Business wants to see swift action on key economic priorities, including staying on top of the public finances. We require skilled as well as educated people. We need affordable and reliable energy and we need connectivity to our markets and to each other by land, sea, air, and we need broadband. The next government can re-emphasise a positive message to would-be investors and entrepreneurs that SA backs entrepreneurship, jobs and wealth creation for the benefit of all. The goal should be to create an environment in which the country regularly encourages and supports start-ups to become world-class firms.
Politicians need to give as much attention to the delivery of policies as they do to the ideas themselves — business and the public will judge success on promises being kept. The sixth administration’s challenge is to build on the successes of the first five administrations to reduce inequality further, create much-needed jobs and ensure stronger, sustainable and more inclusive growth for all.
Addressing widespread poverty is the single most important policy challenge facing SA. Not only is poverty high when benchmarked against other emerging economies, , but the rate of poverty reduction has been slow. Inequality is increasing almost everywhere across SA. The inequality that exists now derives less from the unequal availability of opportunity than from the unequal ability to exploit opportunity. The unequal ability stems from differences in the inherent human potential that individuals begin with and in the ways families and communities enable and encourage that human potential to flourish.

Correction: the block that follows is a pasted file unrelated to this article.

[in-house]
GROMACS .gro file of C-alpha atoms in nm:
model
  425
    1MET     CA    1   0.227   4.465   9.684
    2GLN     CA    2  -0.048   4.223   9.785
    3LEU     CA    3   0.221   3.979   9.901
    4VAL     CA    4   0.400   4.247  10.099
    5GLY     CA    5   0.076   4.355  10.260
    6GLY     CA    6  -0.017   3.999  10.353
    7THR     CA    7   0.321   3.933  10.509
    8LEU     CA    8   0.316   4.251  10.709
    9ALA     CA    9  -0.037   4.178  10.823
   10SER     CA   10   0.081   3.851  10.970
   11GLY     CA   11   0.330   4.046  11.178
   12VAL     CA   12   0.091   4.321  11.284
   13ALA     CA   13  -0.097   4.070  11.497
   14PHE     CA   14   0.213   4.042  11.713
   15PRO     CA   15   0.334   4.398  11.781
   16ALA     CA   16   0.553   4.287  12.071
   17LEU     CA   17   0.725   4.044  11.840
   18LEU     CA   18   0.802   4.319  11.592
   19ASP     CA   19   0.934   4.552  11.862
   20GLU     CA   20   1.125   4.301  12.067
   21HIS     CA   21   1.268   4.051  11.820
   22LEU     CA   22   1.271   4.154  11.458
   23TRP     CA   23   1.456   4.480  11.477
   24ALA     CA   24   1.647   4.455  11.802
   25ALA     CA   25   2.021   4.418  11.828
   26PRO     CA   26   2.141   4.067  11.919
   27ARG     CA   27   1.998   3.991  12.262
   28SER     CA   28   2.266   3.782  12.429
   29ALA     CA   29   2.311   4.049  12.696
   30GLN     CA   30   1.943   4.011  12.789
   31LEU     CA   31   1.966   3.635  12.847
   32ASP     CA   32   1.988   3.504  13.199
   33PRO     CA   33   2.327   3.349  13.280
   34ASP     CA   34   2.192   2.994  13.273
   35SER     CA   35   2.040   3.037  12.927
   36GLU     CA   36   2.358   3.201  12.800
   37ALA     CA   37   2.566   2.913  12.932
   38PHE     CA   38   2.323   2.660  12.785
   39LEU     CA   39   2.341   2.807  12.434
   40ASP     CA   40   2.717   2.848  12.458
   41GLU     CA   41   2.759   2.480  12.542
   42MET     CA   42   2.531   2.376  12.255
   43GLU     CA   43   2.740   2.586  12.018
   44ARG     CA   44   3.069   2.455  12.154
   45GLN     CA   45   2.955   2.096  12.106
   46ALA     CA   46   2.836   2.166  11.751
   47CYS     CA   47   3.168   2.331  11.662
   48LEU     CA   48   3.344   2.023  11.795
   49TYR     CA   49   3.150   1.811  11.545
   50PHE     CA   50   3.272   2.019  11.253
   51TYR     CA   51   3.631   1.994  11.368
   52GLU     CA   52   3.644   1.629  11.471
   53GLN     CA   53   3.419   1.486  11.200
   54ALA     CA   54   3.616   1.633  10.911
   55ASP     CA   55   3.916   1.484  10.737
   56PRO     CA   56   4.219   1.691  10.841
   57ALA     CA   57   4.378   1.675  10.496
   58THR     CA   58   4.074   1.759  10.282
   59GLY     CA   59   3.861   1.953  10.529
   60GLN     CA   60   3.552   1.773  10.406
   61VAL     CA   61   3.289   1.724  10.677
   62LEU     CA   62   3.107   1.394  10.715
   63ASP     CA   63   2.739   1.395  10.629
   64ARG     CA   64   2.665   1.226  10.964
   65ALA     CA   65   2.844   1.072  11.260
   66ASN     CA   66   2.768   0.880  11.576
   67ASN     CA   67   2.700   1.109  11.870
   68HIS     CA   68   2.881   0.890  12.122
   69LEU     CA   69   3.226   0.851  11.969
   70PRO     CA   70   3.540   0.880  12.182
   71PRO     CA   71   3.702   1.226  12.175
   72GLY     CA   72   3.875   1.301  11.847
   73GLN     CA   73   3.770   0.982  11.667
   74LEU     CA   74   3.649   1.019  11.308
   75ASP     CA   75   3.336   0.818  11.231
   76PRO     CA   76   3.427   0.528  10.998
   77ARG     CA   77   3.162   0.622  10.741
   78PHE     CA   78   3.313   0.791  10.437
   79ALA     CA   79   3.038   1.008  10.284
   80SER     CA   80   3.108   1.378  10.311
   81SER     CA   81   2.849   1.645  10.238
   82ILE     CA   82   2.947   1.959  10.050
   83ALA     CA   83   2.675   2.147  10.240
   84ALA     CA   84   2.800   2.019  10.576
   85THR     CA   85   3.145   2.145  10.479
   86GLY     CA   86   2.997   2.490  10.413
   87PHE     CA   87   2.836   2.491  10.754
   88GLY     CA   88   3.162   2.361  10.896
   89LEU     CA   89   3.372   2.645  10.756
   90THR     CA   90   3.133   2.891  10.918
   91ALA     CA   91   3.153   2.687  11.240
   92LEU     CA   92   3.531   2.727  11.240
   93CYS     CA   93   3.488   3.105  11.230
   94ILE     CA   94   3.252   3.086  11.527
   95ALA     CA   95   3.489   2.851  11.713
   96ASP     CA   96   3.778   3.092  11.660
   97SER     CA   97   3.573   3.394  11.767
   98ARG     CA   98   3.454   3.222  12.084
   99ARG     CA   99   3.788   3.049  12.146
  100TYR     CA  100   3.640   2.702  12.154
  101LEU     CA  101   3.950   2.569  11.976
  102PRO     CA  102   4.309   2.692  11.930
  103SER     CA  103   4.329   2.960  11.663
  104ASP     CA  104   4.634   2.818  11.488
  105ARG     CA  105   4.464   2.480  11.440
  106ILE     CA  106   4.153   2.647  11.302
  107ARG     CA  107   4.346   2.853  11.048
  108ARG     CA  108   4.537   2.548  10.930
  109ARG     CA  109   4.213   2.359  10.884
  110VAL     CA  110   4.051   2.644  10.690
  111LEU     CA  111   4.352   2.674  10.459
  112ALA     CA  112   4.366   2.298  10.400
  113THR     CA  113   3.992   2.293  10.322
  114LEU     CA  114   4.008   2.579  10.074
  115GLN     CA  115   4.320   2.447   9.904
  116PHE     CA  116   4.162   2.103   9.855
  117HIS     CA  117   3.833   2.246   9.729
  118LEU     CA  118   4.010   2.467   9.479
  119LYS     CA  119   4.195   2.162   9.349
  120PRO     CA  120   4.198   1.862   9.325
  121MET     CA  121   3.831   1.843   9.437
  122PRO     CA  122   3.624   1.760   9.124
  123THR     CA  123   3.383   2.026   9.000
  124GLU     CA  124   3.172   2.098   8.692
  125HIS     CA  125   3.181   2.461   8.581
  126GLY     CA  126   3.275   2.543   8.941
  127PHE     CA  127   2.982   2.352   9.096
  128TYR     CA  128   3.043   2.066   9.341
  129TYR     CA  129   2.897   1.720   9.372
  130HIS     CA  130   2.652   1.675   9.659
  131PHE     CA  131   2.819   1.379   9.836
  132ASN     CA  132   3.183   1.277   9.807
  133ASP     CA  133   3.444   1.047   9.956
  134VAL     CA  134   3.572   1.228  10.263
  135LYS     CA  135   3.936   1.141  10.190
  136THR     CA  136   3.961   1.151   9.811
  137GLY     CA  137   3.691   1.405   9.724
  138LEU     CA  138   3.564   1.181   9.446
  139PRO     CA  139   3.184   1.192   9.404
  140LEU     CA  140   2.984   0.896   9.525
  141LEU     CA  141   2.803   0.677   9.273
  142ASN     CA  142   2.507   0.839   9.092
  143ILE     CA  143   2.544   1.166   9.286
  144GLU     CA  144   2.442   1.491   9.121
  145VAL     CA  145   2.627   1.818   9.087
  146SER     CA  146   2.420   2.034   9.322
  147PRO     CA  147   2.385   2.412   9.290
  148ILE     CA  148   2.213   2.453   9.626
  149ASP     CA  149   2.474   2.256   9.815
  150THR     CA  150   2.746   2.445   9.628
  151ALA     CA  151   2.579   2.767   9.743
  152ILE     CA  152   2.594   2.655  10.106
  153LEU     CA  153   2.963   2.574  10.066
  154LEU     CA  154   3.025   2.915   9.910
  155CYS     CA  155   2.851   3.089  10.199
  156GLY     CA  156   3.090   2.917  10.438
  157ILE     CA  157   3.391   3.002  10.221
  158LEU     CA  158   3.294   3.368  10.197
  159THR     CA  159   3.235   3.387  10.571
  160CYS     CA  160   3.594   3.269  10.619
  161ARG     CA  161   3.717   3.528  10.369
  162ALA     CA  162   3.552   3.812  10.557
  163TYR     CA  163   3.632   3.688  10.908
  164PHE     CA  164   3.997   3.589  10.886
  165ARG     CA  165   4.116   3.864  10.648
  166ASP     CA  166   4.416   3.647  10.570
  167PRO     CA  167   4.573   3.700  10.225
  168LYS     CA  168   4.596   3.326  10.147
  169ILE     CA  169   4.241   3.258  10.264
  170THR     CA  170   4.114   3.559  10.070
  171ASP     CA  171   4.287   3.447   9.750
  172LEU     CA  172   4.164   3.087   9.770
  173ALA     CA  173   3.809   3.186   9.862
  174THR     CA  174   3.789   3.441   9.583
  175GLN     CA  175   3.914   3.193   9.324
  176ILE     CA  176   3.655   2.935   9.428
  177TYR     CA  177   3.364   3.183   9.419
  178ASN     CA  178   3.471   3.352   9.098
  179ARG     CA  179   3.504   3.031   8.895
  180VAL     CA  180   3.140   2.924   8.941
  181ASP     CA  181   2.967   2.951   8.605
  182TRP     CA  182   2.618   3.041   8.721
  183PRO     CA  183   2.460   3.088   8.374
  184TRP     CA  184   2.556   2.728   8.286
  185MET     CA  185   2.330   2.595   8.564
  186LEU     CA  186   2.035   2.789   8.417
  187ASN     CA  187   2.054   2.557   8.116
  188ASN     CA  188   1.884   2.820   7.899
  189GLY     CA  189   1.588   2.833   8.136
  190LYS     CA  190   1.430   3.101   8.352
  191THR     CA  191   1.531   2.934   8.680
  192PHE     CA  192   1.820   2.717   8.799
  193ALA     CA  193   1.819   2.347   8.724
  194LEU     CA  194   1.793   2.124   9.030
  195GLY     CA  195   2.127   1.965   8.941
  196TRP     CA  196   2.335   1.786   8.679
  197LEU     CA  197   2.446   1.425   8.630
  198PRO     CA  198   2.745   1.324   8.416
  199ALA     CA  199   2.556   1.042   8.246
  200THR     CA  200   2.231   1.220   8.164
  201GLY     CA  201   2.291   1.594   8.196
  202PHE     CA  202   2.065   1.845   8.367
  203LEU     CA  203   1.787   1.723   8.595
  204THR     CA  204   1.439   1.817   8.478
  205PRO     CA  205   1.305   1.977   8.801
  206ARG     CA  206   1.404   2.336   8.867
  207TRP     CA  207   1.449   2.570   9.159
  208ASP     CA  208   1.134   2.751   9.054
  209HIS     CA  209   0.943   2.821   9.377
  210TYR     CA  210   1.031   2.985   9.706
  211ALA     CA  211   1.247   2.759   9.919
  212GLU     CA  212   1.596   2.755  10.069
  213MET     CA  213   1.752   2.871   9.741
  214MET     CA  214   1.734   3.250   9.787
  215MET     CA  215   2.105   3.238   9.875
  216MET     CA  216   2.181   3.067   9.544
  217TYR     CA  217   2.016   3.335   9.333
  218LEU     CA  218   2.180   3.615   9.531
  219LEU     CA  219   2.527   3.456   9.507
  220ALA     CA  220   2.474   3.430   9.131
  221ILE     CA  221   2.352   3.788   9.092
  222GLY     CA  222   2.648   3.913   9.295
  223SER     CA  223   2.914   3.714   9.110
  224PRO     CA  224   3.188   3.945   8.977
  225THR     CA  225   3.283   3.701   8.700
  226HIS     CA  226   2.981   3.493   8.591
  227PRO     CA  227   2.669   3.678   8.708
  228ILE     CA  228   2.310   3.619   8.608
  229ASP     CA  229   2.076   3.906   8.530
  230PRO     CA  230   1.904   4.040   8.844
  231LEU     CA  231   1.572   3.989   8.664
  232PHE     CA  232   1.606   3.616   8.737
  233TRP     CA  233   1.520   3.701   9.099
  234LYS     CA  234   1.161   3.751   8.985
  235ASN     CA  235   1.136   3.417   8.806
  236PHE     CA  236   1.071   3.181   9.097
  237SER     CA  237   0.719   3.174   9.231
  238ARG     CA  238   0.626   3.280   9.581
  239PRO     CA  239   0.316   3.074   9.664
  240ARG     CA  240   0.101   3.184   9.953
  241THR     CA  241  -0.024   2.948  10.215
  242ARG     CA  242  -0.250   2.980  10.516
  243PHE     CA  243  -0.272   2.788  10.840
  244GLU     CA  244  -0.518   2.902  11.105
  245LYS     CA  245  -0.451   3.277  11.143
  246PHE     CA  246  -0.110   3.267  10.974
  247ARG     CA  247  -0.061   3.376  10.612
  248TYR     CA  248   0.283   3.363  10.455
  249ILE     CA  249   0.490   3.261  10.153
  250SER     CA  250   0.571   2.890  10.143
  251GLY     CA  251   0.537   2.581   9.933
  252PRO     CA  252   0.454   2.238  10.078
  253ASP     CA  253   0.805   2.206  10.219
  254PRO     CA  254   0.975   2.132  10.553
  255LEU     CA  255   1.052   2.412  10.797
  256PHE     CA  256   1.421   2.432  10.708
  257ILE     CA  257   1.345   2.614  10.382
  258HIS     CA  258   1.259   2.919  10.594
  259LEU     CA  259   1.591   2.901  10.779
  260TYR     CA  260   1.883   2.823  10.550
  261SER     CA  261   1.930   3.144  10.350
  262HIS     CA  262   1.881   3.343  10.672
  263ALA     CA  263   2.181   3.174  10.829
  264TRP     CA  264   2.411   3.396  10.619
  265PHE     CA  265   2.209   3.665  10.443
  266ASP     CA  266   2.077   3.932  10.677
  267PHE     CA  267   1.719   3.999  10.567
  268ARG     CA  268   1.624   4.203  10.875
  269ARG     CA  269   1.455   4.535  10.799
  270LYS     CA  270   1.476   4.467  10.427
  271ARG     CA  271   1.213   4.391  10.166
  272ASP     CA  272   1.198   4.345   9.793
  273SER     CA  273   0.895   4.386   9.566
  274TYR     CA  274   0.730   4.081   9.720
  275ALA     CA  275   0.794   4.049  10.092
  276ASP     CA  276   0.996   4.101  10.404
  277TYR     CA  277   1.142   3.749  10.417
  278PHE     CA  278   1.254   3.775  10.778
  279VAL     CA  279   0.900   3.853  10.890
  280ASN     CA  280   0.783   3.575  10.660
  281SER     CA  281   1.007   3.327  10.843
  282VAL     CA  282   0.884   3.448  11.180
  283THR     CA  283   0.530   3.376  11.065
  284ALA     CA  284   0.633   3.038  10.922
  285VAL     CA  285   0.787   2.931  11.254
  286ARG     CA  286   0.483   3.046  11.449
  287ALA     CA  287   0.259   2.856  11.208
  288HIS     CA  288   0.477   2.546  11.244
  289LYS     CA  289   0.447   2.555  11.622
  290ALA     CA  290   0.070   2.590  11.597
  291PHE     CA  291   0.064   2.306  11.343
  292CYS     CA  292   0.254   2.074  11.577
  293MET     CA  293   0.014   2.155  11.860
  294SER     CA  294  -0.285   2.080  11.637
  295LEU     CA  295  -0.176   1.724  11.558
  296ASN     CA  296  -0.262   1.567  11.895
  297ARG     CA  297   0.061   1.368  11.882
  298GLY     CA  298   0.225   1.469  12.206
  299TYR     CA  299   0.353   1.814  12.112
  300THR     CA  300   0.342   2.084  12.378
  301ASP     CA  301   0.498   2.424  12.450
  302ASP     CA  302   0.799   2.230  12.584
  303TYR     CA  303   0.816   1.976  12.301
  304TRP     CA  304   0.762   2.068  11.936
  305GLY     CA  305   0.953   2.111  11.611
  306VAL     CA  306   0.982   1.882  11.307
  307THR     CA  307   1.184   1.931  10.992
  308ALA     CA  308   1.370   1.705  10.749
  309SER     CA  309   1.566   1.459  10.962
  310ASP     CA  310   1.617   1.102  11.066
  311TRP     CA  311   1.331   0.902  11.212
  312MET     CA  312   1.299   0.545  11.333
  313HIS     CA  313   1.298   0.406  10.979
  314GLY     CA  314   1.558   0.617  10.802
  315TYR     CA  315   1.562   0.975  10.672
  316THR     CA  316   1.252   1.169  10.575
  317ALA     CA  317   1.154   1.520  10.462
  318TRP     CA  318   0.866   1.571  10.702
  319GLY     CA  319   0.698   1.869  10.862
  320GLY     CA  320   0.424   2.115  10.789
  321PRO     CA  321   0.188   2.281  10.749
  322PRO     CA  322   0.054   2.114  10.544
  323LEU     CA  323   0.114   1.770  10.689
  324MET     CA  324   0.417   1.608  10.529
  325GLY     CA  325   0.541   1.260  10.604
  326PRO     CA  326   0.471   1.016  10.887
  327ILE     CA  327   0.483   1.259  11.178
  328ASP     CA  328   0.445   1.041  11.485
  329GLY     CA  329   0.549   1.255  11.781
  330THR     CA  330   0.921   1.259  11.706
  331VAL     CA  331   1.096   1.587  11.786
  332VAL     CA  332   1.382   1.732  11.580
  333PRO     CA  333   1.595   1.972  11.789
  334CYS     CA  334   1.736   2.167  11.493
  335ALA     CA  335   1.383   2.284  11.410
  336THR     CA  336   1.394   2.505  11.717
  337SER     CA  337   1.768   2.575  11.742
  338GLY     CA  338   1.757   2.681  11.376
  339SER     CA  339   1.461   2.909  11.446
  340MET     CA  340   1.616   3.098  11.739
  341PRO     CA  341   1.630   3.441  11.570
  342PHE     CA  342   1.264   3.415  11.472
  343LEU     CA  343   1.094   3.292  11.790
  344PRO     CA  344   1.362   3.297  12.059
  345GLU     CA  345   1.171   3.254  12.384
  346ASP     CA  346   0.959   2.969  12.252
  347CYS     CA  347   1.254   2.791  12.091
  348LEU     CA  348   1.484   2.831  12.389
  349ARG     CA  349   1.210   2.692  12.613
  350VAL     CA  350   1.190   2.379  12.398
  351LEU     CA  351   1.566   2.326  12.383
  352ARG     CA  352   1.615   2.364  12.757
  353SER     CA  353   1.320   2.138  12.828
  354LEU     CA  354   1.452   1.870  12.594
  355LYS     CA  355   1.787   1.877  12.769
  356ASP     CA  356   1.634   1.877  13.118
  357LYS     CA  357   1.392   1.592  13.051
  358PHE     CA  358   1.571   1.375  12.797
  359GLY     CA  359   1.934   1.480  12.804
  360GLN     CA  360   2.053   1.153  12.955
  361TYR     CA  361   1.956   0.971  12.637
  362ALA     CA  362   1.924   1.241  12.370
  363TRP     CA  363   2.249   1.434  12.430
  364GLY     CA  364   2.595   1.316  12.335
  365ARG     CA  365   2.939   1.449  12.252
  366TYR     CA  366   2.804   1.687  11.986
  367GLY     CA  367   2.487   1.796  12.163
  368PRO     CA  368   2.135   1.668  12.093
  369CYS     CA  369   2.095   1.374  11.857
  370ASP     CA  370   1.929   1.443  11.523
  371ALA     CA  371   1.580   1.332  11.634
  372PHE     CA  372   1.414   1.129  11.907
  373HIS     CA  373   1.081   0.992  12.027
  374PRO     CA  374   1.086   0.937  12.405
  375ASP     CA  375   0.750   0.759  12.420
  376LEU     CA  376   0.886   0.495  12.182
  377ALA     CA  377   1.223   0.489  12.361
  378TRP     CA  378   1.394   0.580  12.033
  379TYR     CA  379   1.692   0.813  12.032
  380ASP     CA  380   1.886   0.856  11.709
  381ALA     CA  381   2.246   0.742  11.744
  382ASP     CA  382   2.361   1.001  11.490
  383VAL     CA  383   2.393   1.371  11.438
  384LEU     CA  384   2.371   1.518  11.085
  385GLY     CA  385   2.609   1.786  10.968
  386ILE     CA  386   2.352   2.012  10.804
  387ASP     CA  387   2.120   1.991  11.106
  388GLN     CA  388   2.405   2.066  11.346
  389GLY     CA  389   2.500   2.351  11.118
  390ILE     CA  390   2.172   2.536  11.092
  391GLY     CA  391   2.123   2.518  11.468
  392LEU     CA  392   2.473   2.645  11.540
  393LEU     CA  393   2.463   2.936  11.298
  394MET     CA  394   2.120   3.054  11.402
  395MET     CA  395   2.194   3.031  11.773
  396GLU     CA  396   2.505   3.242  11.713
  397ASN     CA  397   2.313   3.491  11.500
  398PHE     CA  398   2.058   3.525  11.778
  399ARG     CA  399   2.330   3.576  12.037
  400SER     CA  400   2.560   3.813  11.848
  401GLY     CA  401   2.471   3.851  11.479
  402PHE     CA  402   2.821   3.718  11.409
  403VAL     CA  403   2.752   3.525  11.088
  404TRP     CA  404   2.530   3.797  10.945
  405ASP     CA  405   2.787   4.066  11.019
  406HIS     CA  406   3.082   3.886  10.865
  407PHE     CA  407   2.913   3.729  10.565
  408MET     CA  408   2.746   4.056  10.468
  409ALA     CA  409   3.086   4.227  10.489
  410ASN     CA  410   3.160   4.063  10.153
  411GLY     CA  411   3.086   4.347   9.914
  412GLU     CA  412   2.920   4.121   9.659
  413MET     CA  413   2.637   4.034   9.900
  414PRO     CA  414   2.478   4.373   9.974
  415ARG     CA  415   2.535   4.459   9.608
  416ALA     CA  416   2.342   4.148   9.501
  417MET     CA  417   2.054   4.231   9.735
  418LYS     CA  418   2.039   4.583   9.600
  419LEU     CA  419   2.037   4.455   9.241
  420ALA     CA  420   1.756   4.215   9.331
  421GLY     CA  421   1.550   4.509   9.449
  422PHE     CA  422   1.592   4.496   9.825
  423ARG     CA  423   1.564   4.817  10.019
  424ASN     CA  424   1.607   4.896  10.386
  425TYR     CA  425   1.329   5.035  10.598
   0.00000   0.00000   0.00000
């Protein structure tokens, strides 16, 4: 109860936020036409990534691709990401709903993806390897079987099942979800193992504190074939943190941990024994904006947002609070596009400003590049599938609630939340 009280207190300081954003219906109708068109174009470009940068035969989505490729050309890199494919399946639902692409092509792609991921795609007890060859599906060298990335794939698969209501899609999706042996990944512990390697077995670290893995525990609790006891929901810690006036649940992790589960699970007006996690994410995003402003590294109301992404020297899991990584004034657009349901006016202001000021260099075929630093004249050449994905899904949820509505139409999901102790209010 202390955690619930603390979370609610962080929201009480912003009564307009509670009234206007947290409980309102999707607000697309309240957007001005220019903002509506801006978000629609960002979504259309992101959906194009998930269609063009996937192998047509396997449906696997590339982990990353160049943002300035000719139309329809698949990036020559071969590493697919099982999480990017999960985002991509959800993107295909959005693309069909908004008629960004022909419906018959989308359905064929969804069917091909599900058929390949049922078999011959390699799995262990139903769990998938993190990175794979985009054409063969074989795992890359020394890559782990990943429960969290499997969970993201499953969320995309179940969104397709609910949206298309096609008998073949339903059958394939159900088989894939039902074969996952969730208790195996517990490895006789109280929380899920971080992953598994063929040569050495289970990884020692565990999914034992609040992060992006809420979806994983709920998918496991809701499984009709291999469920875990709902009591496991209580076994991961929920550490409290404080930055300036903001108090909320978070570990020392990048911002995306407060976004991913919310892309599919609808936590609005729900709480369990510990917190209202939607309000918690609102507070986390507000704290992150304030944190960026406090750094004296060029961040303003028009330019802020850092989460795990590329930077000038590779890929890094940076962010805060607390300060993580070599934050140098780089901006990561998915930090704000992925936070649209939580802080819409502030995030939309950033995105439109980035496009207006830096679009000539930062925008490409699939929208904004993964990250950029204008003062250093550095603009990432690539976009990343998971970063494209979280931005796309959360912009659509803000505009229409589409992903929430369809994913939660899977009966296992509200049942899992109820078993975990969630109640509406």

Rising inequality, meanwhile, has been compounded by rising insecurity and anxiety from people higher up on the economic ladder. The critical challenge is to spread the payback of economic growth among the people, especially the poorest of the poor.
The National Development Plan (NDP) espouses transformation as a means of dealing with a flagging economy and the perennial question of unemployment. However, while SA has embraced rhetoric extolling the benefits of transformation, entrenched political, economic and socio-cultural interests limit these efforts. For example, in the financial services sector the country has yet to create the economic ecosystem necessary for the transformation to take place — that is, an integrated policy environment that encourages transformative ventures to take hold and succeed. Instead, many challenges continue to impede the transformation of the sector from reaching its full potential.
Transformation is more than just an economic term — it is a way of thinking. Creating jobs, empowering people and giving individuals access to better lives for themselves and their children is certainly a development goal everyone should aspire to. In the new administration the challenges that hamper transformation — such as competition from larger firms, regulatory and socio-cultural constraints and limited access to capital — have to be addressed expeditiously by the public and private sectors with the assistance of civil society.
The new administration must stick with what is working so that progress can be built on, and avoid adversarial politics, which throws obstacles in the path of development.
Where tough decisions are needed, parliamentarians and ministries should focus on tackling only the most important challenges and not overstretch themselves by being distracted by the small stuff.
• Sibongiseni Mbatha is president of the Association of Black Securities and Investment Professionals.